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Employer satisfaction with university graduates is on the rise

Good news for the university sector a new survey shows

Written by Professor Gary Martin FAIM
3 minute read
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After what has been a torrid period for the university sector, there finally is some good news with a new survey showing that employers are increasingly satisfied with the quality of higher education graduates.

It is not uncommon for the business community to complain that university graduates are poorly prepared to tackle the challenges of the modern workplace.

However, the latest Employer Satisfaction Survey (ESS) extinguishes many of those complaints.

Employers recorded their highest level of overall satisfaction with new graduates in the survey’s six-year history.

The ESS is published by the Federal Government-backed initiative Quality Indicators for Learning and Teaching (QILT).

What the Employer Satisfaction Survey measures

The survey measures how well graduates from Australian higher education institutions meet employer needs by asking supervisors to provide feedback on the work readiness of their new recruits.

The ESS also adds postgraduate course work and postgraduate research into the satisfaction mix.

Overall satisfaction is based on workplace supervisors’ response to the question: “Based on your experience with this graduate, how likely are you to consider hiring another graduate from the same course and institution, if you had a relevant vacancy.”

The 2021 ESS, which surveyed 3500 employers, found that 85.3 per cent were satisfied with their graduate hires.

The survey, which uses three years of data (2019, 2020, 2021) to arrive at a result, revealed that overall satisfaction ranged from 77 per cent to 92 per cent across individual universities.

How universities and courses fared

Supervisors rated graduates from the University of Wollongong (UOW) the highest, with a 92 per cent rating. UOW was followed by the Australian Catholic University and Charles Darwin University, which both recorded 89 per cent.

Victoria University and the University of Divinity rounded out the top five.

Across all higher education institutions, employers appear slightly less satisfied overall with undergraduates (84.8 per cent) than with postgraduate coursework graduates (85.5 per cent) and postgraduate research graduates (87.6 per cent).

Unsurprisingly, employers’ overall satisfaction with graduate employees varied according to the area of study.

The highest level of overall employer satisfaction came from engineering and related technologies (90.4 per cent) followed by health (89.2 per cent), architecture and building (87.5 per cent) and education (87.1 per cent).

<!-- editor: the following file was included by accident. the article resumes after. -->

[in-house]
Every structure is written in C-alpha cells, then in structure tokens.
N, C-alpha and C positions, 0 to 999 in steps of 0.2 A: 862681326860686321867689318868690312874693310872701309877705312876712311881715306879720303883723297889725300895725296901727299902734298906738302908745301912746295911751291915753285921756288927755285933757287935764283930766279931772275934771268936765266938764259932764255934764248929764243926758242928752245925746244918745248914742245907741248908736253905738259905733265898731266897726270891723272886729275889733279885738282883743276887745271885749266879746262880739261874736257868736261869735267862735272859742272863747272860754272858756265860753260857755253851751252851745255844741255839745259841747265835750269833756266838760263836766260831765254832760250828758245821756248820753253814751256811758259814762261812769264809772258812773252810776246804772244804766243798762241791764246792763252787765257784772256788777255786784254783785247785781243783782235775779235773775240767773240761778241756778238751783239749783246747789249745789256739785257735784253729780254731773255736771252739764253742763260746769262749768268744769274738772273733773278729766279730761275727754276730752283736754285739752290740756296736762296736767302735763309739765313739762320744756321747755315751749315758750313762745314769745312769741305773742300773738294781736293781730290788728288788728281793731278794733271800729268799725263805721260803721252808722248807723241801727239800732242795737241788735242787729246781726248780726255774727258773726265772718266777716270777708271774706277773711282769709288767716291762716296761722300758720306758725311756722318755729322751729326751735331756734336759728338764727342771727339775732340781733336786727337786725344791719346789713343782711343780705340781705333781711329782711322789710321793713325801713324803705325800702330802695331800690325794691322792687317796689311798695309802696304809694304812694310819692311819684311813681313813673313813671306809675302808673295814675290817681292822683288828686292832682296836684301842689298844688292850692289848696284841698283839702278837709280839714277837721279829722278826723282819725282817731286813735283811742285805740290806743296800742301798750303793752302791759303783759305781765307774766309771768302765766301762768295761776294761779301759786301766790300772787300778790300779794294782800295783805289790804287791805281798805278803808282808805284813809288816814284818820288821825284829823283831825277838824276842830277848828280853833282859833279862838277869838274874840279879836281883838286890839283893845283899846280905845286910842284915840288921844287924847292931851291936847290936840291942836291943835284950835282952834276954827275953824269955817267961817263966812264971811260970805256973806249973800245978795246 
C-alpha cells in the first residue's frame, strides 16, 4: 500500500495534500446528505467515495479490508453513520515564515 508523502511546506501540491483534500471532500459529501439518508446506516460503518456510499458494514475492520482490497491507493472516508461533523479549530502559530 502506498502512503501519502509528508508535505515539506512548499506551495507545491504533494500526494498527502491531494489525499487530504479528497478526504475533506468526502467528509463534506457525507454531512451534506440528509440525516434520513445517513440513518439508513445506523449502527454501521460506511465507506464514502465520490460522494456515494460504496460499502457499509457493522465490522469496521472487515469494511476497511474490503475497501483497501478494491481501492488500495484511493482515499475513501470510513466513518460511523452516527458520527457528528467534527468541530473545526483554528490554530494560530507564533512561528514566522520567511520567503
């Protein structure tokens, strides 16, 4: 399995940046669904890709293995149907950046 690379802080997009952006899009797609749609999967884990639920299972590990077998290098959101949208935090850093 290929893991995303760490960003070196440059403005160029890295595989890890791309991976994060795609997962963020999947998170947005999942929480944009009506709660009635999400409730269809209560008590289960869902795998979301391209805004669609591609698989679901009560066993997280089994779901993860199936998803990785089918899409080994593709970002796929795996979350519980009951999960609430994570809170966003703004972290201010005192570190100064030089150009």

Management and commerce graduates came in at 84.5 per cent, slightly below the national average of 85.3 per cent.

The lowest levels of overall satisfaction were recorded by employers of new hires from society and culture-related courses (82.4 per cent), creative arts (81.5 per cent), information technology (81.4 per cent) and agriculture and environmental studies (80.5 per cent).

While non-university higher education providers were included in the ESS, results were not published because of the small number of responses.

Looking at Western Australia

While all WA universities achieved overall satisfaction above 75 per cent, the results were mixed.

Two of the State’s universities were rated above the 85.3 per cent nation-wide average.

Curtin University led the way with an overall employer satisfaction score of 88.1 per cent followed by Edith Cowan University at 86.8 per cent.

The University of Notre Dame Australia came in just short of the national average at 84.7 per cent while Murdoch University and the University of Western Australia fell below the mean achieving scores of 77.9 per cent and 76.8 per cent respectively.

In addition to overall employer satisfaction, the survey measures supervisor’s perceptions of graduate’s foundation skills (general literacy, numeracy and communication skills and the ability to investigate and integrate knowledge), adaptive skills (ability to adapt and apply skills/knowledge and work independently), collaborative skills (teamwork and interpersonal skills), technical skills (application of professional and technical knowledge and standards) and employability skills (ability to perform and innovate in the workplace).

Employers were particularly satisfied with graduates’ foundation and technical skills.

The ESS’ overall, six-year-high employer satisfaction score has surprised many university leaders, who had expected levels to plummet because of the widespread disruption to course delivery over the past two years.

With results trending upwards, Australian university chiefs can be reassured they are pulling the right levers to produce graduates who are well prepared for work.

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